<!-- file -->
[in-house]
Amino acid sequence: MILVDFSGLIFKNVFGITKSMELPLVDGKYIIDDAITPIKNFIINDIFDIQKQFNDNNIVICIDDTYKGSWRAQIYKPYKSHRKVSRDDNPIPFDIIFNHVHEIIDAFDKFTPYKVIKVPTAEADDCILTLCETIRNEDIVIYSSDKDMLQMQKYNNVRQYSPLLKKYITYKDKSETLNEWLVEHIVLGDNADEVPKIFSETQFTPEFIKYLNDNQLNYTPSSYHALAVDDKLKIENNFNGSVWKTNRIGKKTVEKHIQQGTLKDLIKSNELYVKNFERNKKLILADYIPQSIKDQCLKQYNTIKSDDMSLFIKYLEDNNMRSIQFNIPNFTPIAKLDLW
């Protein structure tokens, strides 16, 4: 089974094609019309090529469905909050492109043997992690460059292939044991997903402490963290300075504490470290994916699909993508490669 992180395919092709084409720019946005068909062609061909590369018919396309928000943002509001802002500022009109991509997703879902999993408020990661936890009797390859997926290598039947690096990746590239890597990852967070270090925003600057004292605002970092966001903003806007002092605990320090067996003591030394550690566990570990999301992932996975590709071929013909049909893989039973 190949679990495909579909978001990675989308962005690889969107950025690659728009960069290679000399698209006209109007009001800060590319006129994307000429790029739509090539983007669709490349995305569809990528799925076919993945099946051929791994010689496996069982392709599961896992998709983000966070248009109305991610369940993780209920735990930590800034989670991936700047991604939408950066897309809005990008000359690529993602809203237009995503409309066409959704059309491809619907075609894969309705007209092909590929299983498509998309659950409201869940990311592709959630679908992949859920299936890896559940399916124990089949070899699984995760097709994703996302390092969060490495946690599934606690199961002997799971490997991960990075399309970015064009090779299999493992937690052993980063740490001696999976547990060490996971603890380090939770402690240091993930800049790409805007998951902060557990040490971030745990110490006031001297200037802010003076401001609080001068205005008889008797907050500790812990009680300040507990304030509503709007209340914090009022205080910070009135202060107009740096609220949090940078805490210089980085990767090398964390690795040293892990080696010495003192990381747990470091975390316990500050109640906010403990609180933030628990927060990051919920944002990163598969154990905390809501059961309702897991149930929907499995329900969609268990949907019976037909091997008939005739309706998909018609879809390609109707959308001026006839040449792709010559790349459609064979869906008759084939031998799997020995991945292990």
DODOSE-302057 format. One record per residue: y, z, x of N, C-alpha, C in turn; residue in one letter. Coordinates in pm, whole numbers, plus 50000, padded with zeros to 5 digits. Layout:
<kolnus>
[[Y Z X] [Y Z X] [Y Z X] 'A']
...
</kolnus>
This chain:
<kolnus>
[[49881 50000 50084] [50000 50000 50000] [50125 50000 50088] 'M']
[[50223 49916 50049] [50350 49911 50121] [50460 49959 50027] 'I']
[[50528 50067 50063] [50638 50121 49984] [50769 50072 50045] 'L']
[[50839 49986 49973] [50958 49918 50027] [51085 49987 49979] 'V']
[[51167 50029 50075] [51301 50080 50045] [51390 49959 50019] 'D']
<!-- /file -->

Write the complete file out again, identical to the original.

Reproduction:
[in-house]
Amino acid sequence: MILVDFSGLIFKNVFGITKSMELPLVDGKYIIDDAITPIKNFIINDIFDIQKQFNDNNIVICIDDTYKGSWRAQIYKPYKSHRKVSRDDNPIPFDIIFNHVHEIIDAFDKFTPYKVIKVPTAEADDCILTLCETIRNEDIVIYSSDKDMLQMQKYNNVRQYSPLLKKYITYKDKSETLNEWLVEHIVLGDNADEVPKIFSETQFTPEFIKYLNDNQLNYTPSSYHALAVDDKLKIENNFNGSVWKTNRIGKKTVEKHIQQGTLKDLIKSNELYVKNFERNKKLILADYIPQSIKDQCLKQYNTIKSDDMSLFIKYLEDNNMRSIQFNIPNFTPIAKLDLW
């Protein structure tokens, strides 16, 4: 089974094609019309090529469905909050492109043997992690460059292939044991997903402490963290300075504490470290994916699909993508490669 992180395919092709084409720019946005068909062609061909590369018919396309928000943002509001802002500022009109991509997703879902999993408020990661936890009797390859997926290598039947690096990746590239890597990852967070270090925003600057004292605002970092966001903003806007002092605990320090067996003591030394550690566990570990999301992932996975590709071929013909049909893989039973 190949679990495909579909978001990675989308962005690889969107950025690659728009960069290679000399698209006209109007009001800060590319006129994307000429790029739509090539983007669709490349995305569809990528799925076919993945099946051929791994010689496996069982392709599961896992998709983000966070248009109305991610369940993780209920735990930590800034989670991936700047991604939408950066897309809005990008000359690529993602809203237009995503409309066409959704059309491809619907075609894969309705007209092909590929299983498509998309659950409201869940990311592709959630679908992949859920299936890896559940399916124990089949070899699984995760097709994703996302390092969060490495946690599934606690199961002997799971490997991960990075399309970015064009090779299999493992937690052993980063740490001696999976547990060490996971603890380090939770402690240091993930800049790409805007998951902060557990040490971030745990110490006031001297200037802010003076401001609080001068205005008889008797907050500790812990009680300040507990304030509503709007209340914090009022205080910070009135202060107009740096609220949090940078805490210089980085990767090398964390690795040293892990080696010495003192990381747990470091975390316990500050109640906010403990609180933030628990927060990051919920944002990163598969154990905390809501059961309702897991149930929907499995329900969609268990949907019976037909091997008939005739309706998909018609879809390609109707959308001026006839040449792709010559790349459609064979869906008759084939031998799997020995991945292990």
DODOSE-302057 format. One record per residue: y, z, x of N, C-alpha, C in turn; residue in one letter. Coordinates in pm, whole numbers, plus 50000, padded with zeros to 5 digits. Layout:
<kolnus>
[[Y Z X] [Y Z X] [Y Z X] 'A']
...
</kolnus>
This chain:
<kolnus>
[[49881 50000 50084] [50000 50000 50000] [50125 50000 50088] 'M']
[[50223 49916 50049] [50350 49911 50121] [50460 49959 50027] 'I']
[[50528 50067 50063] [50638 50121 49984] [50769 50072 50045] 'L']
[[50839 49986 49973] [50958 49918 50027] [51085 49987 49979] 'V']
[[51167 50029 50075] [51301 50080 50045] [51390 49959 50019] 'D']